The district court's order of dismissal for lack of subject matter jurisdiction must be reversed because plaintiffs' claims that their transactions involved a "security" are not immaterial or insubstantial. See Bell v. Hood. As did the court in Bellah we remand so that appellants may attempt to demonstrate the investment character of their certificates of deposit.
REVERSED and REMANDED.
15 U.S.C. § 77v(a) provides in pertinent part:
The district courts of the United States, and the United States courts of any Territory, shall have jurisdiction of offenses and violations under this subchapter and under the rules and regulations promulgated by the Commission in respect thereto, and, concurrent with State and Territorial courts, of all suits in equity and actions at law brought to enforce any liability or duty created by this subchapter.
15 U.S.C. § 78aa provides in pertinent part:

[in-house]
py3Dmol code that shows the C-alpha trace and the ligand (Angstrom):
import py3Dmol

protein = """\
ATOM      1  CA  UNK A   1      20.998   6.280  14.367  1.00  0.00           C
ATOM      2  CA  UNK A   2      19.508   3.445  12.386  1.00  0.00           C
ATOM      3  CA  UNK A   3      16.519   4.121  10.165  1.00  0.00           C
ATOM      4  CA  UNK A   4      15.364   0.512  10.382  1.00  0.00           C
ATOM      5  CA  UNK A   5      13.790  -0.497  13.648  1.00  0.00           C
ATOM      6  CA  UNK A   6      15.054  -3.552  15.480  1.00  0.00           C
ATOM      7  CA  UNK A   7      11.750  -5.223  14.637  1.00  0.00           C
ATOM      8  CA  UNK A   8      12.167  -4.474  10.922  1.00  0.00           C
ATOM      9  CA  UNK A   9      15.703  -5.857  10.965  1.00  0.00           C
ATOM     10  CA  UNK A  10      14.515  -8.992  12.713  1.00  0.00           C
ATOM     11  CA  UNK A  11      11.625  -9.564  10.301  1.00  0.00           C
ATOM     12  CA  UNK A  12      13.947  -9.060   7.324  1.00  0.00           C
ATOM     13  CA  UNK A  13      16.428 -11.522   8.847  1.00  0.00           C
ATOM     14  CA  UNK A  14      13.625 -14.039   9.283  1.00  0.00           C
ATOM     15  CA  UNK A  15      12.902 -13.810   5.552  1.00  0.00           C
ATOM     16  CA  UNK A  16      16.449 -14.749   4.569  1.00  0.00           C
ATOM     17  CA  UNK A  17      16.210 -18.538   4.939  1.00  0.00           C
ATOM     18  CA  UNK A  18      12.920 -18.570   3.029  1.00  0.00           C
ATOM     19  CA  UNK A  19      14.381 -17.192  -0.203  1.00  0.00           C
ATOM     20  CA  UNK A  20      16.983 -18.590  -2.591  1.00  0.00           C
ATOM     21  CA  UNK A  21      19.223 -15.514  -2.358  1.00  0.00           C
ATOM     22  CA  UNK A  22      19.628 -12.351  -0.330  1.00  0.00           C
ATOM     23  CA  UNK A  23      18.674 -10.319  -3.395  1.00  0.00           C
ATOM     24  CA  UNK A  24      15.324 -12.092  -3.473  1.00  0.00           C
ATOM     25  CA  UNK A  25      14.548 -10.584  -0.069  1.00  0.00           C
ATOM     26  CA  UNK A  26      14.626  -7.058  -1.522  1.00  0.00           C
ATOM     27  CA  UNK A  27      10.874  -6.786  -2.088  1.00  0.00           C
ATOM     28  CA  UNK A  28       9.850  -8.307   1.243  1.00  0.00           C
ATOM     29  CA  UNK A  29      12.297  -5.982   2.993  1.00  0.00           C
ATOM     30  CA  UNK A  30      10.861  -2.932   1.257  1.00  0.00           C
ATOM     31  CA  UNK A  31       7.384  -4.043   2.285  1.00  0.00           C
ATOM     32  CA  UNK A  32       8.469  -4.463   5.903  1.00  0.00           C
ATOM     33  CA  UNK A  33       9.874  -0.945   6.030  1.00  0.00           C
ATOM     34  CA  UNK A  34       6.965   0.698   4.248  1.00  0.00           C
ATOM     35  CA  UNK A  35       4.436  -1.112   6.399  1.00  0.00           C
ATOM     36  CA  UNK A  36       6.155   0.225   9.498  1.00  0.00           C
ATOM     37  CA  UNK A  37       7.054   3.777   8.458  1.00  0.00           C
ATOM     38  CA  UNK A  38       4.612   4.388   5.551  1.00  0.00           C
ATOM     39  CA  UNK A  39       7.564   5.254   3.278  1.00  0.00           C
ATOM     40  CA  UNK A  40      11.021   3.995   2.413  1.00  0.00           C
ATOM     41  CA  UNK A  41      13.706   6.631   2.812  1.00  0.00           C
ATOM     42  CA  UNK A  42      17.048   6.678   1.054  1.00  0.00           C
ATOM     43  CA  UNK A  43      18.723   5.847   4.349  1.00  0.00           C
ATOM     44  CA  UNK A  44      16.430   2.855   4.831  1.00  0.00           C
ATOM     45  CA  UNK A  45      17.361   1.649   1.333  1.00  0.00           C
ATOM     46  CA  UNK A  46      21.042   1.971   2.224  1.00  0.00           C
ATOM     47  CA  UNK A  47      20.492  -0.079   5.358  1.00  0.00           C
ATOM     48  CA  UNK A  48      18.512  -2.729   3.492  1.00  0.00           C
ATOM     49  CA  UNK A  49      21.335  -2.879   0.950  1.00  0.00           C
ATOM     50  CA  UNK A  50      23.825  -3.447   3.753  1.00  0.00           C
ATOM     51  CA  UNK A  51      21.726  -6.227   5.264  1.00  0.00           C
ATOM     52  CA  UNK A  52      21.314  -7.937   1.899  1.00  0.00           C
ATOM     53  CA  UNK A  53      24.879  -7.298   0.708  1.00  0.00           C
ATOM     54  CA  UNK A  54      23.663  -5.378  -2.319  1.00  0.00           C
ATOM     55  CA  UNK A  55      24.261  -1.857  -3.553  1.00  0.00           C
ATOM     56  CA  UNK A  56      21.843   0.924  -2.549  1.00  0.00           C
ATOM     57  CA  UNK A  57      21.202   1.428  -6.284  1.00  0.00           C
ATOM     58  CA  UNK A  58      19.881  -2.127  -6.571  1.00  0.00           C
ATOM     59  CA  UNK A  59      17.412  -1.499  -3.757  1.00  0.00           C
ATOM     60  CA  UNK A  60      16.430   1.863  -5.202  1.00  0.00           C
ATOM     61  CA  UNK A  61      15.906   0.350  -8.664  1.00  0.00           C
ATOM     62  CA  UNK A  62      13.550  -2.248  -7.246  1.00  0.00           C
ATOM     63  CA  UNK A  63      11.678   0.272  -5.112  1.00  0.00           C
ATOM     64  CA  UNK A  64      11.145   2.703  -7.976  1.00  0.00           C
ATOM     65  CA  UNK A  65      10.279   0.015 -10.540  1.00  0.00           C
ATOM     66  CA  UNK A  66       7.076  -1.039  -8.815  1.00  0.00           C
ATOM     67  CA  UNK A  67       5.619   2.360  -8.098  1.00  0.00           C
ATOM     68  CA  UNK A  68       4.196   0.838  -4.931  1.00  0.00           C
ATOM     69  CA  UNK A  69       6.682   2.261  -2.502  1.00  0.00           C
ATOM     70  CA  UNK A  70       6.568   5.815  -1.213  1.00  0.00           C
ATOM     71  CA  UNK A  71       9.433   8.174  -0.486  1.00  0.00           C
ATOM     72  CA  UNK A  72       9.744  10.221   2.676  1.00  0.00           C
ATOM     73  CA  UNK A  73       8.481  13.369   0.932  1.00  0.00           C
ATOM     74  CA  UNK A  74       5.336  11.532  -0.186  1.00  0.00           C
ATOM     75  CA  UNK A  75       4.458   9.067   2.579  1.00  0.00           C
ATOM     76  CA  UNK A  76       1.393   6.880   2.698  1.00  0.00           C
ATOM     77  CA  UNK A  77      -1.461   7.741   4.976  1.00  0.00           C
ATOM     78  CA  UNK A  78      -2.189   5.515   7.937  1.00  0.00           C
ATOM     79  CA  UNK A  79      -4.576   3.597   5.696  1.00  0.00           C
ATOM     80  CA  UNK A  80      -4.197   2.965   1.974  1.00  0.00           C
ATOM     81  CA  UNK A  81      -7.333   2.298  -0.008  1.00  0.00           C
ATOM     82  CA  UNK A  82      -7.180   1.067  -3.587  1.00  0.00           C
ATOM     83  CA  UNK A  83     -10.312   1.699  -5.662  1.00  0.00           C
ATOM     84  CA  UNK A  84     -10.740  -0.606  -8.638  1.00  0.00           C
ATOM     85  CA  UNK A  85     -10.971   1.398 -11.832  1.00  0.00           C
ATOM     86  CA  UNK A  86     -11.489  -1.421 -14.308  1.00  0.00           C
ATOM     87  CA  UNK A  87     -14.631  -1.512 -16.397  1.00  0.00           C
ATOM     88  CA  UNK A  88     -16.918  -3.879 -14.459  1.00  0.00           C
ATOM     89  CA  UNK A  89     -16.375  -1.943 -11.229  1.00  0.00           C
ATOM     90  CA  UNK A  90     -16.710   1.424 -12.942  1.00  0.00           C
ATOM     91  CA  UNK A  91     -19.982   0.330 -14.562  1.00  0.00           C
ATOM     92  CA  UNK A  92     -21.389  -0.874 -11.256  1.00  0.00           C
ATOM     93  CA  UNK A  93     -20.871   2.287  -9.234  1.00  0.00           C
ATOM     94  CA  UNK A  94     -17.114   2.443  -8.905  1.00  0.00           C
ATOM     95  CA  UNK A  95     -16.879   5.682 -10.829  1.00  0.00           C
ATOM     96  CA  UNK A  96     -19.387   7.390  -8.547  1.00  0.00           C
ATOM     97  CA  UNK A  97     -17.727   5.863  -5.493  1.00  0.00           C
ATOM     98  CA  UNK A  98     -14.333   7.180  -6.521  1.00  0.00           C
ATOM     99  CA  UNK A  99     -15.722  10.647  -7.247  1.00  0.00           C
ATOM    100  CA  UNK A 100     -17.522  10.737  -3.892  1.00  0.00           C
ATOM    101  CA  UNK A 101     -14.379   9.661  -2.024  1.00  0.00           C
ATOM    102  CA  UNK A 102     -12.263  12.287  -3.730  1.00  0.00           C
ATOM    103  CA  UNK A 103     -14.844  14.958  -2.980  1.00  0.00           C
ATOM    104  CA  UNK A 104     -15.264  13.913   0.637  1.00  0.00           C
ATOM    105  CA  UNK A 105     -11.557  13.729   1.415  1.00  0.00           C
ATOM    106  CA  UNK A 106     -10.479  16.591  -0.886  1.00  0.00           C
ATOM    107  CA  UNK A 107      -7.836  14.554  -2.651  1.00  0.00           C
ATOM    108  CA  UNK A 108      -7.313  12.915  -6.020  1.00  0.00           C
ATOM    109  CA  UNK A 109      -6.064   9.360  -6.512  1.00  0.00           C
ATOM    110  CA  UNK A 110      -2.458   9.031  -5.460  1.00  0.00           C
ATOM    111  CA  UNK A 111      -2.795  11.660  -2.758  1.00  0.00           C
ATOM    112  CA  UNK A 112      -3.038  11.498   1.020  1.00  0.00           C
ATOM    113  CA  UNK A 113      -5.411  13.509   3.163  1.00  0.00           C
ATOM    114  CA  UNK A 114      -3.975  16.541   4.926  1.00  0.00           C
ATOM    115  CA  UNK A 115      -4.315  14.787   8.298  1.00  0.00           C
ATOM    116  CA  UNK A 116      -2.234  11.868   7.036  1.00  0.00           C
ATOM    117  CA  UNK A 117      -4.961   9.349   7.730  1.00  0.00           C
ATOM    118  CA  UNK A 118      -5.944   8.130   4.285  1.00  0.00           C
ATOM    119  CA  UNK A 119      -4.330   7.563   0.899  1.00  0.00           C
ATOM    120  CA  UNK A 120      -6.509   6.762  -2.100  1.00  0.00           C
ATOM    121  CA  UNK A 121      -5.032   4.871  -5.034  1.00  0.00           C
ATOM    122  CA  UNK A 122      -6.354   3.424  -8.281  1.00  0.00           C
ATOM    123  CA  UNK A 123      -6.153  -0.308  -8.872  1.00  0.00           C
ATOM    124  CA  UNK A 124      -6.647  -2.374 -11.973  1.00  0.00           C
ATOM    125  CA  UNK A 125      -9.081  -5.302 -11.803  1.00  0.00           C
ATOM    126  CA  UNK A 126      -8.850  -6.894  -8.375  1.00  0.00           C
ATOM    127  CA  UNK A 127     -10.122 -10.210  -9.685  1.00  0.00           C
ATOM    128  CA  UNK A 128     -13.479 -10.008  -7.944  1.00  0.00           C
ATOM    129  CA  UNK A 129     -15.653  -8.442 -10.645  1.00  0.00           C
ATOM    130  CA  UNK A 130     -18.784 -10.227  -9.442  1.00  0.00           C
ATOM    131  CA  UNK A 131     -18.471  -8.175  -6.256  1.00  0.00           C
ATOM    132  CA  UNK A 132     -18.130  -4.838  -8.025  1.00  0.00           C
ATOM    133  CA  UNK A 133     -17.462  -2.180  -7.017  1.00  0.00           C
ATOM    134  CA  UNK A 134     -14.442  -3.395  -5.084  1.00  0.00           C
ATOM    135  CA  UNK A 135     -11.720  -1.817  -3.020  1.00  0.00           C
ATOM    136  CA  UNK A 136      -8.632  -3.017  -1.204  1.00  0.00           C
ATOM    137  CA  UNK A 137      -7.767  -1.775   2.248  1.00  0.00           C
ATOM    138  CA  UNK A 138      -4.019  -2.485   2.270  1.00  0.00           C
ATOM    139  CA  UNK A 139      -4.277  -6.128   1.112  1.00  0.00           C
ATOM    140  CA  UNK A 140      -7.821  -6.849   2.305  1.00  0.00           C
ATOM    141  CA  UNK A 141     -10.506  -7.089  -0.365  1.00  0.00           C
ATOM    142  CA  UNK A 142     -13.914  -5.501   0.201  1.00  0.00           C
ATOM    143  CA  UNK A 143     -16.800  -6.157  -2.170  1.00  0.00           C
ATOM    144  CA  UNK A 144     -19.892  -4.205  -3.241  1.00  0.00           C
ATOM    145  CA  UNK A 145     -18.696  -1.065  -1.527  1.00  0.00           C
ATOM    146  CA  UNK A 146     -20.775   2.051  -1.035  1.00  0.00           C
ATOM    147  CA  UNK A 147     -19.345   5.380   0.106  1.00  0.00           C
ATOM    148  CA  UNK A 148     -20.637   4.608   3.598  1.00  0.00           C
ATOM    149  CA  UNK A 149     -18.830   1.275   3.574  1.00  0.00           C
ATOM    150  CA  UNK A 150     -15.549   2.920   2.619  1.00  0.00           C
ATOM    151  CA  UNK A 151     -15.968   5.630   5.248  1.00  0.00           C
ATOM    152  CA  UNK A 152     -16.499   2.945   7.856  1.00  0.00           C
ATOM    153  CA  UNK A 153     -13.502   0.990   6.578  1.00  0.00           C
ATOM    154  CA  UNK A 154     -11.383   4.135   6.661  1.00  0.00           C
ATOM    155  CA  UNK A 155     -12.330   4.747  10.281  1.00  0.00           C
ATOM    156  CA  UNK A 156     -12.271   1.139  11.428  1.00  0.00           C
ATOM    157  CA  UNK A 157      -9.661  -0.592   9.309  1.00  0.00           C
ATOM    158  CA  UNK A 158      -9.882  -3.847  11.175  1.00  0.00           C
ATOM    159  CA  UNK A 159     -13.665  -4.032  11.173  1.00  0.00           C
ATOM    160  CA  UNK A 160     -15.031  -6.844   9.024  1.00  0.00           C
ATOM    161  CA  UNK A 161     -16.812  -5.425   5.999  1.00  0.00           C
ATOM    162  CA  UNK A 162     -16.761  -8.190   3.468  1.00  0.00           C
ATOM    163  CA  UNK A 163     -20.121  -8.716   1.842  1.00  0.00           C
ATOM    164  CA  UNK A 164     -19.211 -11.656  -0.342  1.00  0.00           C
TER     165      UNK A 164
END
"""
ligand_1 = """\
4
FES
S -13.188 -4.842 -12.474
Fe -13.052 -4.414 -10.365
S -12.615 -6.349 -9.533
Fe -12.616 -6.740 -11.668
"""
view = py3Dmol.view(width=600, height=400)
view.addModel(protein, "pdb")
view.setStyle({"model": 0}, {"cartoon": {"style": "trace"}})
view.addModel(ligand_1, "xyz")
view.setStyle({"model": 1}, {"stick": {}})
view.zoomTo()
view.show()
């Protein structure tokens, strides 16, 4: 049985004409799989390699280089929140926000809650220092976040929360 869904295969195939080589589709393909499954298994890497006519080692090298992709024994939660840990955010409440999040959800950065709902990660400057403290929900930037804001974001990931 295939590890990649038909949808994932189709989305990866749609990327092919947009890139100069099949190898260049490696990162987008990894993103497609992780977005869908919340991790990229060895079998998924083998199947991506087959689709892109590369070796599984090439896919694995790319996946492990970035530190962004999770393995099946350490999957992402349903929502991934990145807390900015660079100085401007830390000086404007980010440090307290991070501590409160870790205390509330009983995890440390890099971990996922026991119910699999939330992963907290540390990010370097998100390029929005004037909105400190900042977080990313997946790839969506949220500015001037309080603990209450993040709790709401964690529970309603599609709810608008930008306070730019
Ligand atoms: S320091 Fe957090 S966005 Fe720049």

The district courts of the United States, and the United States courts of any Territory or other place subject to the jurisdiction of the United States shall have exclusive jurisdiction of violations of this chapter or the rules and regulations thereunder, and of all suits in equity and actions at law brought to enforce any liability or duty created by this chapter or the rules and regulations thereunder.
The district court's ruling that there was no diversity jurisdiction has not been appealed. The lower court found that the Schuttes were citizens of the Netherlands Antilles, and that because a foreign corporation and an alien were defendants that the case was essentially a suit between aliens, and could not be "considered by this court under diversity of jurisdiction" (citing 13 C. Wright & A. Miller, Federal Practice and Procedure § 3604 (1975))